ETHIOPIA- Heineken has received US$49.8 million Forex Access following the central bank’s instruction to commercial banks to pay the company for its expansion project.

The government through the office of the Vice Governor, Yohannes Ayalew had ordered presidents from various banks to make a commitment concerning the same to save a degrading forex and more so revive the national economy.

According to Fortune, the decision to allocate foreign currency to Heineken, a private brewer in the country was forwarded from the Prime Minister’s Office.

The approval came against the country’s brewers since the industry had been subjected to a new directive that compelled private banks to transfer 30% of their forex earnings to the National Bank of Ethiopia (NBE).

The investment will fund expansion of its production facility at Qilindo thus increasing its capacity to 4 million hectolitres as well as offer it full advantage of the market against competitors.

Reports from people closer to the company hinted that the expansion plans were due to high cash liquidity of US$49.7 and possible transfers were hampered by low foreign currency reserves.

In addition to inflation, the Ethiopian Birr had weakened against the US dollars making the foreign companies unable to repatriate their profits thus, an erosion of their cash value.

The company’s reinvestment of its money on its expansion project received a go ahead from the authorities offering them preferential access to letters of credit in the importation of plants.

Given a significant growth in Ethiopian brewery industry over past few years, companies like Diageo and BGI Ethiopia have gone further to impress opportunities to increase their production capacities.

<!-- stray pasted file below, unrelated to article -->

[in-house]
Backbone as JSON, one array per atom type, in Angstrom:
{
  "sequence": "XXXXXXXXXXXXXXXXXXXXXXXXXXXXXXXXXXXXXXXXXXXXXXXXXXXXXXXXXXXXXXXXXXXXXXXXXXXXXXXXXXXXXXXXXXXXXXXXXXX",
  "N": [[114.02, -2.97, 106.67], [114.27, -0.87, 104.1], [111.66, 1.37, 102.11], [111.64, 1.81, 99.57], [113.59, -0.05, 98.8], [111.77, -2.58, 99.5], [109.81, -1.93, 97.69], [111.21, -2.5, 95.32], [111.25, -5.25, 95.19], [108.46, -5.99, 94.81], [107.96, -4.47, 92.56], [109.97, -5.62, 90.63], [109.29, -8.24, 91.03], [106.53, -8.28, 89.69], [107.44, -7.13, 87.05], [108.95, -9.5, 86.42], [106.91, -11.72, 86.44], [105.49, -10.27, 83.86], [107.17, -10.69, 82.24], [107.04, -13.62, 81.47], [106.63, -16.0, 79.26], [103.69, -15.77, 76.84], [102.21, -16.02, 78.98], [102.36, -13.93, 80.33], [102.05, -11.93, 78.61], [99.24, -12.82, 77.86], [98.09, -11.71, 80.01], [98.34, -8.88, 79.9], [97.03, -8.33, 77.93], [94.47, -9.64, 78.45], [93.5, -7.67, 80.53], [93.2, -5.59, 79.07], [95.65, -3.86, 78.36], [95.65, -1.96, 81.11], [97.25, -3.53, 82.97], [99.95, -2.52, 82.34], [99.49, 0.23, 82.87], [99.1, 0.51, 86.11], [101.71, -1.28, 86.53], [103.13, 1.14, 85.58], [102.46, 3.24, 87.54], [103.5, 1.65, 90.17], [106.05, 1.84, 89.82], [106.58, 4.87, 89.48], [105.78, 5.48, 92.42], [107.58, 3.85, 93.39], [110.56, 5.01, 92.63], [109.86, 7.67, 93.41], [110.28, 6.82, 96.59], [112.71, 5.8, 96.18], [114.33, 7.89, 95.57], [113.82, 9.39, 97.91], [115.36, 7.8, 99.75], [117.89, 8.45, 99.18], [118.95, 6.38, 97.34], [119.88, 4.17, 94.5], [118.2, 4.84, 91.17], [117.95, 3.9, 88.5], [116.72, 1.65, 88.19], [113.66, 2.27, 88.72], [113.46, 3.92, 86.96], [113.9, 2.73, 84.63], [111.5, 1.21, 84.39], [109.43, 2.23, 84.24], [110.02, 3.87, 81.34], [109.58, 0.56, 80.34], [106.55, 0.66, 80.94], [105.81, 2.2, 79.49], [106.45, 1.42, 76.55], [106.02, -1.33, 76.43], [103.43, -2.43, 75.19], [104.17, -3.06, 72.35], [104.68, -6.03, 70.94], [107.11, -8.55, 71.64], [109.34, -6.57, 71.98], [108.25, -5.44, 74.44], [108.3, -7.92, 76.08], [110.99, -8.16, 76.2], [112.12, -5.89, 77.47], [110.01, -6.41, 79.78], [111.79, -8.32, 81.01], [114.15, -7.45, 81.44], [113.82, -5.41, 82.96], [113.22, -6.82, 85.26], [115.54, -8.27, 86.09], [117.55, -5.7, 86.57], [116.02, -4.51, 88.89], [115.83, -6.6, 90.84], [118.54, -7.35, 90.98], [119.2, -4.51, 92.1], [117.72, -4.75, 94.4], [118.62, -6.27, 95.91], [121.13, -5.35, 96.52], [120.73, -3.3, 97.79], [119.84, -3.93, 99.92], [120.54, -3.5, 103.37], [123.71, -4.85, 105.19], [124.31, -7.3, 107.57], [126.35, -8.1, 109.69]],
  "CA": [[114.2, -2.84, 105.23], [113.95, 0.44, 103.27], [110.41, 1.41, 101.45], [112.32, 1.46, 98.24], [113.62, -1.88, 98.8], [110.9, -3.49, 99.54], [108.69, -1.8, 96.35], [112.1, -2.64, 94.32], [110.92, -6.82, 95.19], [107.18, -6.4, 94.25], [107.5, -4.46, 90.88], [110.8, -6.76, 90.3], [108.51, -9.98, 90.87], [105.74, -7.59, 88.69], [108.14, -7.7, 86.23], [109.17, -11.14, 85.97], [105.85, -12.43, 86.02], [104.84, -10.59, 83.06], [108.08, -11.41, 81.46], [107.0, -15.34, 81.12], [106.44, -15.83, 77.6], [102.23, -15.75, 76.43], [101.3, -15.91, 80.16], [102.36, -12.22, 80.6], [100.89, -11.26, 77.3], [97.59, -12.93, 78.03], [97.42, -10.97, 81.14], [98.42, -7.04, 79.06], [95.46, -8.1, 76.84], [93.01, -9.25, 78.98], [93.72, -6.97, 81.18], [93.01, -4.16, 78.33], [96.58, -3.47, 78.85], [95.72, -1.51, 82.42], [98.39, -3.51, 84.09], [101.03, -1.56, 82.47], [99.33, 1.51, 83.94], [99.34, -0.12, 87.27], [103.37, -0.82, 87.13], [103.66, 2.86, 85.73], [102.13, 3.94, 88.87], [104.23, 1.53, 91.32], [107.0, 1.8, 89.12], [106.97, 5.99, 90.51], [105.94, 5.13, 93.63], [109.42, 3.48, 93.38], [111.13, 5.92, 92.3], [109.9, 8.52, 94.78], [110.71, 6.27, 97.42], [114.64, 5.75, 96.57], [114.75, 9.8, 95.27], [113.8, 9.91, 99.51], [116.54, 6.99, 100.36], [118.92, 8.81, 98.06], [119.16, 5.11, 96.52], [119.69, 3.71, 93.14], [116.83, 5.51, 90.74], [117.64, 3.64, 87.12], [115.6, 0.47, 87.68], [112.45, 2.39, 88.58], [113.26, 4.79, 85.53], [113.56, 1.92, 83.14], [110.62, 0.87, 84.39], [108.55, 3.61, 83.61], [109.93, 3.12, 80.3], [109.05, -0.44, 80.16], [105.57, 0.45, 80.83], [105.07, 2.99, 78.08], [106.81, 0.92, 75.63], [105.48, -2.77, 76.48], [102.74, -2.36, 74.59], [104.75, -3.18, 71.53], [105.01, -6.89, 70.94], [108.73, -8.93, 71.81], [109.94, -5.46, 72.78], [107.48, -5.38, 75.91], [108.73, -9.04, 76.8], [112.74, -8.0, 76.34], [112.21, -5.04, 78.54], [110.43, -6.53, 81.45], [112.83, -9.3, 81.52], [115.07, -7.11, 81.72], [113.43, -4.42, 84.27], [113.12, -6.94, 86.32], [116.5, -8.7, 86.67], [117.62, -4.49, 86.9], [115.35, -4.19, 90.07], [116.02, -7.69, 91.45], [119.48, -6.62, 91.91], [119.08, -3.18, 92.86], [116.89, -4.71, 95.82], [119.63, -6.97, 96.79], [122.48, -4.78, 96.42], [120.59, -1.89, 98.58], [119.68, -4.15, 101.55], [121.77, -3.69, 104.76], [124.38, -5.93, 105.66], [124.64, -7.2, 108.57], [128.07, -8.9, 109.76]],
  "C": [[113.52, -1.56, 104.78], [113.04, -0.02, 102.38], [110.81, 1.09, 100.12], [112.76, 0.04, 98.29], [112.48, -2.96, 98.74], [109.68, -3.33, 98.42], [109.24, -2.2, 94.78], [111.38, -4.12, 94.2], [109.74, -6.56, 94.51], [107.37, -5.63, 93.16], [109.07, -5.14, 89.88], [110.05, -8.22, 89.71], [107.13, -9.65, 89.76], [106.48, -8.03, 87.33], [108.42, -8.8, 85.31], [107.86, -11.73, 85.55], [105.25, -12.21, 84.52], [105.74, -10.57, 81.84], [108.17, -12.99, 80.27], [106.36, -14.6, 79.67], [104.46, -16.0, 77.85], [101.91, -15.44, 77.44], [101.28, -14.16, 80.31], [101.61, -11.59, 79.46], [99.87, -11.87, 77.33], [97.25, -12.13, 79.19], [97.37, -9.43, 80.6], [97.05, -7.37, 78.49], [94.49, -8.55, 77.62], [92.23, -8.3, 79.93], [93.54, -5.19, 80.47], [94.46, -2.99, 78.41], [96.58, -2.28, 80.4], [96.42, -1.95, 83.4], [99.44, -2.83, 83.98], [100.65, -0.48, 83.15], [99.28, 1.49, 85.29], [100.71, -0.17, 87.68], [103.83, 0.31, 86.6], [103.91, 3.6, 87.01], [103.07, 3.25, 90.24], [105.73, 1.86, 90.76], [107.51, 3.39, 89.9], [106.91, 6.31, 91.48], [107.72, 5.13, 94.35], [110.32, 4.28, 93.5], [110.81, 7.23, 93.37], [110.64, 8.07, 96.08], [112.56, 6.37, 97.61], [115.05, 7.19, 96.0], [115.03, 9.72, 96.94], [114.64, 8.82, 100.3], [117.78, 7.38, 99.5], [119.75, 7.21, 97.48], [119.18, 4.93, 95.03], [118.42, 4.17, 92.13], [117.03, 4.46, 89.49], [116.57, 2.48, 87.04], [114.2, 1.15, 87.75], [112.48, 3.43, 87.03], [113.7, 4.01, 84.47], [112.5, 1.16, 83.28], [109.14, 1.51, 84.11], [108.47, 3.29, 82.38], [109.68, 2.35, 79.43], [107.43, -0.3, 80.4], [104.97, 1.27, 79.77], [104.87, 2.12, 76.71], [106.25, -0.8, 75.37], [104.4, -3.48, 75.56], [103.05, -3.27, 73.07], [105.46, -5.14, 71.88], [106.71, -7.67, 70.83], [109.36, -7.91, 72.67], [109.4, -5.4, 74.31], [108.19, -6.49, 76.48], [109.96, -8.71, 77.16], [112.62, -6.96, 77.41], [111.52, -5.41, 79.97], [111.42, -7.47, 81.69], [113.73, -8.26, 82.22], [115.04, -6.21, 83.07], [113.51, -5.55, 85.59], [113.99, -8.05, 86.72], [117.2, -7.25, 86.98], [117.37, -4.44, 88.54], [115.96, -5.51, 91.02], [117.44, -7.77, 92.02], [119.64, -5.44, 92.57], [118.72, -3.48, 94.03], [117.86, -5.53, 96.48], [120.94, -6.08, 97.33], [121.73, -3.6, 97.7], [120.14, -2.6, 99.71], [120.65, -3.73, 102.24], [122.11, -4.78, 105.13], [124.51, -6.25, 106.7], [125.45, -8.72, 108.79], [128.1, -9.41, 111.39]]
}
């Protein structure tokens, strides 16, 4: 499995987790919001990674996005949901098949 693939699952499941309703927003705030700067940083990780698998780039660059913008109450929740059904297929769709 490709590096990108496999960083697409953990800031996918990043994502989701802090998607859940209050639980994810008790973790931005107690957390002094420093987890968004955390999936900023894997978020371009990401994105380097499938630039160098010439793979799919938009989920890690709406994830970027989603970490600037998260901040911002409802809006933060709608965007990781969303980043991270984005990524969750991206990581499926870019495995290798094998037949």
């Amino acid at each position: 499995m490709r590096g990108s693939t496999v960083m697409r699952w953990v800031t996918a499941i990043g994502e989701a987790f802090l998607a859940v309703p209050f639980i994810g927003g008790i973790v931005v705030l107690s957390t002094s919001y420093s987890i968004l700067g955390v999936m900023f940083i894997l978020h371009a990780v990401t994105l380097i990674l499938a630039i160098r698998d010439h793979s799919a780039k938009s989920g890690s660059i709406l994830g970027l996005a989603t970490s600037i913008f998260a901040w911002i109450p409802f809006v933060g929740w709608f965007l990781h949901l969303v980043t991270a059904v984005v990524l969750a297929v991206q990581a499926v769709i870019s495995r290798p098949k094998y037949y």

At the same time others like Raya, Habesaha breweries and Heineken included have opted to pursue expansion strategies while the country anticipates a 12% average growth for the next five years- according highlights from Asoko Insight.

Heineken’s investments in Ethiopia include the Qilinto brewery with a total capacity of 1.5million hectolitres inaugurated in 2015 to meet rising demand for local and international brands.

It further doubled the facility’s capacity with an investment of US$87.1 million boosting the total production of its plants including Bedele and Harar to four million hectoliters in a year.

“The government believes letting Heineken reinvest its profits would be more beneficial rather than making them repatriate,” said an aide to the Prime Minister.

The aide noted that the banks were apportioned the amount based on their net open position report and the net sum of all foreign currency assets and that some of the banks had started approving the amount requested of them to Heineken.

Earlier, the central bank made private banks transfer US$15million bill for the Ethiopian Shipping Logistics Services Enterprise (ESLSE), paid to the Port of Djibouti.

This second decision to open letters of credit (LC) for Heineken was not received well by senior executives in the industry.

“We’re ordered to prioritise beer bottlers over pharmaceutical product importers that save lives,” said a senior bank executive.

In the year ending 2016, Heineken had made investments amounting to US$112 million in the country.